This website uses cookies primarily for visitor analytics. Certain pages will ask you to fill in contact details to receive additional information. On these pages you have the option of having the site log your details for future visits. Indicating you want the site to remember your details will place a cookie on your device. To view our full cookie policy, please click here. You can also view it at any time by going to our Contact Us page.

Hygienic Walls

02 July 2010

Maintaining facilities from clean rooms to hospitals starts with a clean and cleanable surface. Terry Waterson explains some the the latest hygienic wall systems available for a variety of applications

AS THE ENFORCEMENT OF legislation and regulations relating to hygiene in commercial and public  buildings continues to tighten, building owners and facilities managers find themselves under ever increasing pressure to specify products which optimise hygiene, or face severe consequences if they are found to be flouting the rules.
Requirements to which all products used in the UK must comply include the Building Regulations 2000, in particular in relation to fire safety (Fire Safety Approved Document B), while individual industry sectors have their own specific standards. For example, products used in the food industry must meet the requirements for incidental food contact of both the USDA (United States Department of Agriculture) and the FDA (Food and Drug Administration).
Other requirements for products such as wall coverings can include set levels of UV resistance and chemical resistance, depending on the purpose for which the area is being used. The specification process for wall coverings is usually a balancing act between selecting a product which is durable and simple to install, offering optimum resistance to dirt and bacteria build-up, while also being cost-effective and easy to clean and maintain.
Traditionally, the most commonly specified wall covering in applications where optimum hygiene levels need to be maintained has been hard vinyl sheeting. While generally offering excellent impact protection and being easy to clean, this product is usually very rigid and so does not lend itself to wall surfaces which are either uneven or curved, where it may not fit snugly to the wall leaving gaps which may harbour the build-up of bacteria. If damaged it usually means the entire sheet must be replaced causing disruption to the facility.
However, extensive investment in R&D by leading manufacturers has created a range of products which are not just quick and easy to apply, but offer optimum long-term performance with only minimal maintenance required. Many modern wall coatings now offer significant additional benefits in terms of both performance and aesthetics, with a range of colours and finish types available and flexibility and ease of application.
Perhaps the most important advantage of hygienic wall coatings is that, whatever the area to be treated, and the composition of the substrate to which they are applied, they offer a completely seamless solution, with no gaps where bacteria can build up. And in the event of minor damage to the wall, in most instances simply reapplying the product will re-create a lasting seal.
They are also quick to apply via brush, roller or airless spray, with minimal disruption to building occupants. Indeed, touch dryness is achievable within a just a few hours, or even less for some emulsion-based products. Because they create a permanent bond to the substrate, the seal is better than can be achieved by fixing a sheet or other material to the wall, where the bond will only ever be as good as the adhesive and how it is applied.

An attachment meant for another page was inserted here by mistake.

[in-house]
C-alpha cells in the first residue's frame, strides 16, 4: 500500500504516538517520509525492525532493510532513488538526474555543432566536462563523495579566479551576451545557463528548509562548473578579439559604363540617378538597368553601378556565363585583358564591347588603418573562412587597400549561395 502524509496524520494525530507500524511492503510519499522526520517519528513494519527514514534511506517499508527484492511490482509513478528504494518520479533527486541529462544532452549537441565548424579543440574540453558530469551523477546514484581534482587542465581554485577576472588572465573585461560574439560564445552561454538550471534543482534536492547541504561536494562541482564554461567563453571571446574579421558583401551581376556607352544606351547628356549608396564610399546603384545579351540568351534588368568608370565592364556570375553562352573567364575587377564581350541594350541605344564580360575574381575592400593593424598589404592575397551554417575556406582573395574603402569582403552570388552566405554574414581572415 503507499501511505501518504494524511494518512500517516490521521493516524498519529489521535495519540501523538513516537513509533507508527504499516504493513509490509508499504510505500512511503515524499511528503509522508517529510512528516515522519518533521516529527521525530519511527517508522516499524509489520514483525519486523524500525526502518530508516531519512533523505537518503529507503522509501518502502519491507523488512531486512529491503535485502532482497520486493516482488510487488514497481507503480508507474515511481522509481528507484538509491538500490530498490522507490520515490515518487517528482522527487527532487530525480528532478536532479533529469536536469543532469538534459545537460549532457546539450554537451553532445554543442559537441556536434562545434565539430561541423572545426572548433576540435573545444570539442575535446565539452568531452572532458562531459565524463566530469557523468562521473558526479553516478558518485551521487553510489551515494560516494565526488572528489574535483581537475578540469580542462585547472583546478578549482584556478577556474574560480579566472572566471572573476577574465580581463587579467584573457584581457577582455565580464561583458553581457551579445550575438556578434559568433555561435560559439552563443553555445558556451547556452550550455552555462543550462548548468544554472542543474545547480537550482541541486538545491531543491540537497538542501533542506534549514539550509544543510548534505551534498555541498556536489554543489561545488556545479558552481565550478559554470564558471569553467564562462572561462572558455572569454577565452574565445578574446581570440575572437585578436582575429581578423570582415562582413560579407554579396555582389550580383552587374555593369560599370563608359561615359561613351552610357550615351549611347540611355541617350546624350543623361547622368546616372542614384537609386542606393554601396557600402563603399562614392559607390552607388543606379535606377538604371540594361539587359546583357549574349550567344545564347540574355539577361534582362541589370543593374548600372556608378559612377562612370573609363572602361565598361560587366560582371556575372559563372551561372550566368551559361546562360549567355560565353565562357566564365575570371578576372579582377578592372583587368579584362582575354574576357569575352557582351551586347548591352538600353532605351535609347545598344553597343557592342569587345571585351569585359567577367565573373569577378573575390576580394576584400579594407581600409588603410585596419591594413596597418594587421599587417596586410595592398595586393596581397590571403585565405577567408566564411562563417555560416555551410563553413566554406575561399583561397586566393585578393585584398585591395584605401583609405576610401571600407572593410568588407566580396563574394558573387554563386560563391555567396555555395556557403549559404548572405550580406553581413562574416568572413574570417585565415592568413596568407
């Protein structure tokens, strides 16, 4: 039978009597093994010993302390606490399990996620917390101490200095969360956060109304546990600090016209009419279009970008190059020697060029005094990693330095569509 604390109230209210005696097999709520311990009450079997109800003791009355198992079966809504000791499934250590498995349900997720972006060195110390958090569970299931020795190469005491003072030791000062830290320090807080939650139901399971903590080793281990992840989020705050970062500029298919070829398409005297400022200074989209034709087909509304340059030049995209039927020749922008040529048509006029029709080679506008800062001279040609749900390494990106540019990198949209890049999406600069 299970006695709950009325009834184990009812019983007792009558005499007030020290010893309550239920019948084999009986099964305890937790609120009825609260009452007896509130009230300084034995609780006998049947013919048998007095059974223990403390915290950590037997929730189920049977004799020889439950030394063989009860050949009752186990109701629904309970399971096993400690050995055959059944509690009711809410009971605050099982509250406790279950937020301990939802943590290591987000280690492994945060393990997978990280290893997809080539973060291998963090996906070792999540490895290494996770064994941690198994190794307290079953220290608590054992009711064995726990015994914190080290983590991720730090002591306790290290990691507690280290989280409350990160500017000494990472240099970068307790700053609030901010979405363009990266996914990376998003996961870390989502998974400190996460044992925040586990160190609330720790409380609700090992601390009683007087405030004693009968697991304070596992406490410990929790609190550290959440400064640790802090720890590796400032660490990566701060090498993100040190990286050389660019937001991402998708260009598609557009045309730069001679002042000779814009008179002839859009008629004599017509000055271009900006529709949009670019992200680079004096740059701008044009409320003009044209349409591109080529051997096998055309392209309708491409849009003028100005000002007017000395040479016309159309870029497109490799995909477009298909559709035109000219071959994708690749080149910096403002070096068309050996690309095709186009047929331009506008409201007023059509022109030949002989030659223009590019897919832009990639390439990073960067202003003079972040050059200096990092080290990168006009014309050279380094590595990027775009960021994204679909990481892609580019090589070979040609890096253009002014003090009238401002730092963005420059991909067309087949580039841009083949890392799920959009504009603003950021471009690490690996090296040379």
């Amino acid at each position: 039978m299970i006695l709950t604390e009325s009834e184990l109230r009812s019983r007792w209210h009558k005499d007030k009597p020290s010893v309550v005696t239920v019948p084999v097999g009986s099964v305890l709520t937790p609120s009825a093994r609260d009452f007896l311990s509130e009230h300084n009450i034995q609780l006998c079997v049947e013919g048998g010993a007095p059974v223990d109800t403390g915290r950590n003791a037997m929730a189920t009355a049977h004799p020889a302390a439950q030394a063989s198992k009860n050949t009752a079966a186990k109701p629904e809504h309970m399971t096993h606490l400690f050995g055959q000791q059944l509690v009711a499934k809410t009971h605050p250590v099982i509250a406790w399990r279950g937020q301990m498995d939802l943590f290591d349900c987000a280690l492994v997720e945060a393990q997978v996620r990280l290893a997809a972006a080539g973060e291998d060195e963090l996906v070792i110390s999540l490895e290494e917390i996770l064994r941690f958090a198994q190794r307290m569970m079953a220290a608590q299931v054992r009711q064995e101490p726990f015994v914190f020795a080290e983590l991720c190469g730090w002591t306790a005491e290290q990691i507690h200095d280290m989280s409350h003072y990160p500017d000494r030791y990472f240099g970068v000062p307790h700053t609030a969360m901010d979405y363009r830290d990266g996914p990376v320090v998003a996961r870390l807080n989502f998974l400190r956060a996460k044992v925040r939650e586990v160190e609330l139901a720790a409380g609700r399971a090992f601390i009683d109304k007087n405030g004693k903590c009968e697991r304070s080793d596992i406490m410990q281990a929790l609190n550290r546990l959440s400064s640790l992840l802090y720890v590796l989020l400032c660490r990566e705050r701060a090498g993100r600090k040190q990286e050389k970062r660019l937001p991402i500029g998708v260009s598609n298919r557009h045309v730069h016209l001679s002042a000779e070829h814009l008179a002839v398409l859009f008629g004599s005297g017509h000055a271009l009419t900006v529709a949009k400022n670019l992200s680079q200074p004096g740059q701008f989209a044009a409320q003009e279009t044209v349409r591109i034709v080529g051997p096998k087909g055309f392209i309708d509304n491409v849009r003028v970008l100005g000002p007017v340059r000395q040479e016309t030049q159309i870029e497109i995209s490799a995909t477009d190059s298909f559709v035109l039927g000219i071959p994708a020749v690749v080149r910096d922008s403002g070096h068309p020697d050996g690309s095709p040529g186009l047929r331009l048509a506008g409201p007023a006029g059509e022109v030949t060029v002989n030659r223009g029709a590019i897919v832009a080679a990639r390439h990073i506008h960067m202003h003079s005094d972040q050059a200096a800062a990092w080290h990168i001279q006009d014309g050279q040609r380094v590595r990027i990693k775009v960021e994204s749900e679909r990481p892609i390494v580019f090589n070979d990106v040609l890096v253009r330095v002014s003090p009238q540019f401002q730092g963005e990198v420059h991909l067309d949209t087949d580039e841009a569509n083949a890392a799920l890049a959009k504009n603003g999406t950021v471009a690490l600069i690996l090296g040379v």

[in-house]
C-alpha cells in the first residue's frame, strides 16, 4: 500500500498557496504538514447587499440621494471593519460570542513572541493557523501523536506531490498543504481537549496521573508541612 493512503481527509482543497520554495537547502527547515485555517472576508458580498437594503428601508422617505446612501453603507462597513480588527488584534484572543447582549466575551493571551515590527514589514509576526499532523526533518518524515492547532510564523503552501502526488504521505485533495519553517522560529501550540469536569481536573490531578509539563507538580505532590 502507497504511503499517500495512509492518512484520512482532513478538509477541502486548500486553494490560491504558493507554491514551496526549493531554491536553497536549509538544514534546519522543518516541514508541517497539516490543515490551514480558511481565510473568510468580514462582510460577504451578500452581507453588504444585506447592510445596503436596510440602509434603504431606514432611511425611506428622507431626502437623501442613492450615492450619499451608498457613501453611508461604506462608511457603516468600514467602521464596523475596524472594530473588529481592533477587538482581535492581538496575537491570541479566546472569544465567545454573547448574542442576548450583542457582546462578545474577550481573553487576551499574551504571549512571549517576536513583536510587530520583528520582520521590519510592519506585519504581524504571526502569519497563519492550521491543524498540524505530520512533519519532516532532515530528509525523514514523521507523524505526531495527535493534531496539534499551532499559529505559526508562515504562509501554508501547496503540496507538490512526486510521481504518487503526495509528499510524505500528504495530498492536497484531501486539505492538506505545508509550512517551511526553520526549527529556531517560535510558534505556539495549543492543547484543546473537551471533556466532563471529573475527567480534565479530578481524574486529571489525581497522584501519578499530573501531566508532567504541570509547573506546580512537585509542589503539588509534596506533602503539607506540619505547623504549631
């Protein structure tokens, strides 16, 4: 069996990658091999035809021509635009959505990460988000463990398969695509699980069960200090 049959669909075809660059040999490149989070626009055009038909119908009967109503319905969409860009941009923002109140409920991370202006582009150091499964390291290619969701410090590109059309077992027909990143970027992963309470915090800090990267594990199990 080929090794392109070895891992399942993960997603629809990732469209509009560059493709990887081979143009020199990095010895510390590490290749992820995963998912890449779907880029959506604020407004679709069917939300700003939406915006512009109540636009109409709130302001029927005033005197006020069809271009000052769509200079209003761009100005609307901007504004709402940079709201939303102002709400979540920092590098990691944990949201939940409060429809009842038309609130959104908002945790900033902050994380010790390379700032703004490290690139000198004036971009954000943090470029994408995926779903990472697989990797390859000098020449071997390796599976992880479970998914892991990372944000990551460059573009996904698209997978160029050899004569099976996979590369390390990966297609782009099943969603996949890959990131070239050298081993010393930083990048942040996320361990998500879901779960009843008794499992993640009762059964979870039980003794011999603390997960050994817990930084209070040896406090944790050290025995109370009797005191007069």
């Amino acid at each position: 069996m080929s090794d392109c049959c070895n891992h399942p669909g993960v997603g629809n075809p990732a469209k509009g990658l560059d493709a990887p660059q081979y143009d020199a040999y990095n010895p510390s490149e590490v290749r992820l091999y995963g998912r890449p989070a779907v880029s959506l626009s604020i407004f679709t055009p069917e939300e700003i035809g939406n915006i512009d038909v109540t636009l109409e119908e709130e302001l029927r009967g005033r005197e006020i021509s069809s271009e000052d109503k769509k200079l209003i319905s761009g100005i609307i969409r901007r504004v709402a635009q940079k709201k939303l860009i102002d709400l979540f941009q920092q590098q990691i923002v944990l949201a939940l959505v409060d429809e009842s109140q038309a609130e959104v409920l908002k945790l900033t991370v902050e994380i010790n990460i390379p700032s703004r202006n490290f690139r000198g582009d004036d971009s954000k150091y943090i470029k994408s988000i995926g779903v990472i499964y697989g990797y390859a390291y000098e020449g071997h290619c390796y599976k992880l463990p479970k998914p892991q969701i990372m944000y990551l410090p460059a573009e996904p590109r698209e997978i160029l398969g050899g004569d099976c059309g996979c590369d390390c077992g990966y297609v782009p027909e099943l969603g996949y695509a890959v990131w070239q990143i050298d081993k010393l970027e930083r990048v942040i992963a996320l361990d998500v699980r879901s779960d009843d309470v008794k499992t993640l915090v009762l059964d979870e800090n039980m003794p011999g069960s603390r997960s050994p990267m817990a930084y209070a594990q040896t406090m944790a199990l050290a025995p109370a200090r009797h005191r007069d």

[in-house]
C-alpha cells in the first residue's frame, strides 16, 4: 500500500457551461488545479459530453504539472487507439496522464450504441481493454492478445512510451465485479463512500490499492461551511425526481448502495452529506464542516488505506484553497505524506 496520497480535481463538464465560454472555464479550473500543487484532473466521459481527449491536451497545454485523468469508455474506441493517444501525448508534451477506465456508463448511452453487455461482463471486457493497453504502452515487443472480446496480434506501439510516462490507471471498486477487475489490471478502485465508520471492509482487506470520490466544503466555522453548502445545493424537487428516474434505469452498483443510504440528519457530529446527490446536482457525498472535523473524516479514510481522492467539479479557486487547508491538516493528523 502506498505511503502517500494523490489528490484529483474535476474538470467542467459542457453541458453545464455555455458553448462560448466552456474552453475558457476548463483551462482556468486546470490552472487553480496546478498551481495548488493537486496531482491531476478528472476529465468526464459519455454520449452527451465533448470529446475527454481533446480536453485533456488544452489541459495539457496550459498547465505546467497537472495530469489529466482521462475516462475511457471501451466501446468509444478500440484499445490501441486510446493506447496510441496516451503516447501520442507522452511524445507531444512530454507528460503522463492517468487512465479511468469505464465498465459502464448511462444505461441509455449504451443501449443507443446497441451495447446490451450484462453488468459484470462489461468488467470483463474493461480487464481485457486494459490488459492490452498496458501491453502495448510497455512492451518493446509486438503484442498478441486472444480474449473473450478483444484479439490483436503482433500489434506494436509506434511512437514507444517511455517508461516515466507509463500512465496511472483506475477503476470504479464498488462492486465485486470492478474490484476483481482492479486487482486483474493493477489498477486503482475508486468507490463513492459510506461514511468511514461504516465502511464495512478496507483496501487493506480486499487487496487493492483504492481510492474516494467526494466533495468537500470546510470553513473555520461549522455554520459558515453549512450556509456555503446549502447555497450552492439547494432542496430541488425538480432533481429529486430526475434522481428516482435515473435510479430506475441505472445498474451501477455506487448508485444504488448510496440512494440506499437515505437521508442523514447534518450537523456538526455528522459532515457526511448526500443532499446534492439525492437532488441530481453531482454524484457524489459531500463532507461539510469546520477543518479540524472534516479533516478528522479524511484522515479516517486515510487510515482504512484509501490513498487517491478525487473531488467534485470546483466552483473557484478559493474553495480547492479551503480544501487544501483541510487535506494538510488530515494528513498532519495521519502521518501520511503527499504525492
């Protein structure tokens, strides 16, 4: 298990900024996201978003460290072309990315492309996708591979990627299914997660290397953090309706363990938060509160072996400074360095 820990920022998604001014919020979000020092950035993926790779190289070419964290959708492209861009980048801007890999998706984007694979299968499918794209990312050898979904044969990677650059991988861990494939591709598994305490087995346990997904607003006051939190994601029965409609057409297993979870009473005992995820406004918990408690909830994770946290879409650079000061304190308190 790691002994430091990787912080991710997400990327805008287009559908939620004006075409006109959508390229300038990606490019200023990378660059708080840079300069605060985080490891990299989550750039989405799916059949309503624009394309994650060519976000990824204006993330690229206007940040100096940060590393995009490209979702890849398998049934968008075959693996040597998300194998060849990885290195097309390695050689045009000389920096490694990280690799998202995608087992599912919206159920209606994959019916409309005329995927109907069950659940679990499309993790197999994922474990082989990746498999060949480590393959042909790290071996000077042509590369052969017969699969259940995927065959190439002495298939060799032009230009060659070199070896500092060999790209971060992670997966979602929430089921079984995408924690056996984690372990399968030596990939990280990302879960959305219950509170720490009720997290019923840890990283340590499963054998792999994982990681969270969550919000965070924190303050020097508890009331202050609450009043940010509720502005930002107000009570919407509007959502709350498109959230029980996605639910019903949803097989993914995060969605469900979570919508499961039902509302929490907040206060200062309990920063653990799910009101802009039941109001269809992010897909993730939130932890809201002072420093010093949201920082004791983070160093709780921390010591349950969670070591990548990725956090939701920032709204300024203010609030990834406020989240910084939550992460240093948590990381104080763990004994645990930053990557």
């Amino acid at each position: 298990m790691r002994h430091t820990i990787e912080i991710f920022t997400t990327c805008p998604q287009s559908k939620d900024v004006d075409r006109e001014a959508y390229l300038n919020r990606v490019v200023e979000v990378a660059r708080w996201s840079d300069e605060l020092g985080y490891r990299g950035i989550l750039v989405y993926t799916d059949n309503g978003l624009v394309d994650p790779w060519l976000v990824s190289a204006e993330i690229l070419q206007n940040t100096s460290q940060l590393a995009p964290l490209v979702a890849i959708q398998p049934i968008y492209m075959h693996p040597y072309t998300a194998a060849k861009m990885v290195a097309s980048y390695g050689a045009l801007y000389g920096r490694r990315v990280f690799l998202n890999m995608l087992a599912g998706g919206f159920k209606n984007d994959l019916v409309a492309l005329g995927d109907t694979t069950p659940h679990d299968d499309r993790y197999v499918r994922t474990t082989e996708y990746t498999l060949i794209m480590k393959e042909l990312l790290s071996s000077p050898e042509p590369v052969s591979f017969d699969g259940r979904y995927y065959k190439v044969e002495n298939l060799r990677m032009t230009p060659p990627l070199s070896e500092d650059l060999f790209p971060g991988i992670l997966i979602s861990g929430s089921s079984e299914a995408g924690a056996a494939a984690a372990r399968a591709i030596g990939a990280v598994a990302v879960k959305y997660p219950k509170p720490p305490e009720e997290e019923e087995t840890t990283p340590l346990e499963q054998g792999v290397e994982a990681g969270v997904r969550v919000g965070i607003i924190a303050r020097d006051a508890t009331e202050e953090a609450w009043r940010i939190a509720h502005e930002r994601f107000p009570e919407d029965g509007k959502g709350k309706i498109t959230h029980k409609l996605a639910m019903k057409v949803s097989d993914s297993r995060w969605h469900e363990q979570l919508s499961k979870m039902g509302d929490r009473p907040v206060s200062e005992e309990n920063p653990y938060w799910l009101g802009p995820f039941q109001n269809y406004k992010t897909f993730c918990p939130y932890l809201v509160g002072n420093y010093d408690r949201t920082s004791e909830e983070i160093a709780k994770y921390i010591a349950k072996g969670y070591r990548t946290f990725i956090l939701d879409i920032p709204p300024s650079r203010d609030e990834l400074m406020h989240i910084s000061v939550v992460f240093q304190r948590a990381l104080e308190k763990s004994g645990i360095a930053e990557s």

Furthermore, the need for extensive surface preparation is removed. As long as it is dry, clean and free from contamination, these products can be applied to almost any type of substrate.
Modern hygienic wall coatings are generally waterproof, odourless and able to be steamcleaned. They also offer resistance to most of the commonly used chemicals, ensuring they can cope with regular cleaning.
There are four types of wall coatings:
● Epoxy resin systems are two-component, water-based materials which offer optimum strength, alongside excellent resistance to abrasion, graffiti and chemicals. They are mainly used in kitchens and food preparation areas, school canteens, dairies, fork truck aisles and prisons.
● Polyurethane systems are similar to epoxy resin systems in appearance but are based on a different formulation. Once cured, this gives them greater elasticity, outstanding colour stability, scratch resistance and, once again, excellent graffiti resistance. As well as being suited to all of the same applications as epoxy resin systems, these products also lend themselves well to clean rooms and aggressive industrial environments.
● Acrylic systems are usually single-component, water-based systems with excellent elastomeric properties. They are best suited to walls liable to constant impact, causing damage to tiled or cementitious surfaces, with typical applications including waste management, food preparation areas, schools, hospitals, warehouses and abattoirs.
● Emulsion-bound systems are typically waterbased systems with the particles dispersed in the resin (as opposed to a solvented system where the particles are dissolved). They do not cure as such, but form a film via evaporation, consolidation or oxidation, and are ideal for domestic applications.
Ultimately, whatever system type is specified, building owners will find that wall coatings offer significant advantages over alternative wall coverings in environments where hygiene must be maintained.
● Terry Waterson is an expert in the Construction Division, 3M United Kingdom plc. For further information visit

Contact Details and Archive...

Print this page | E-mail this page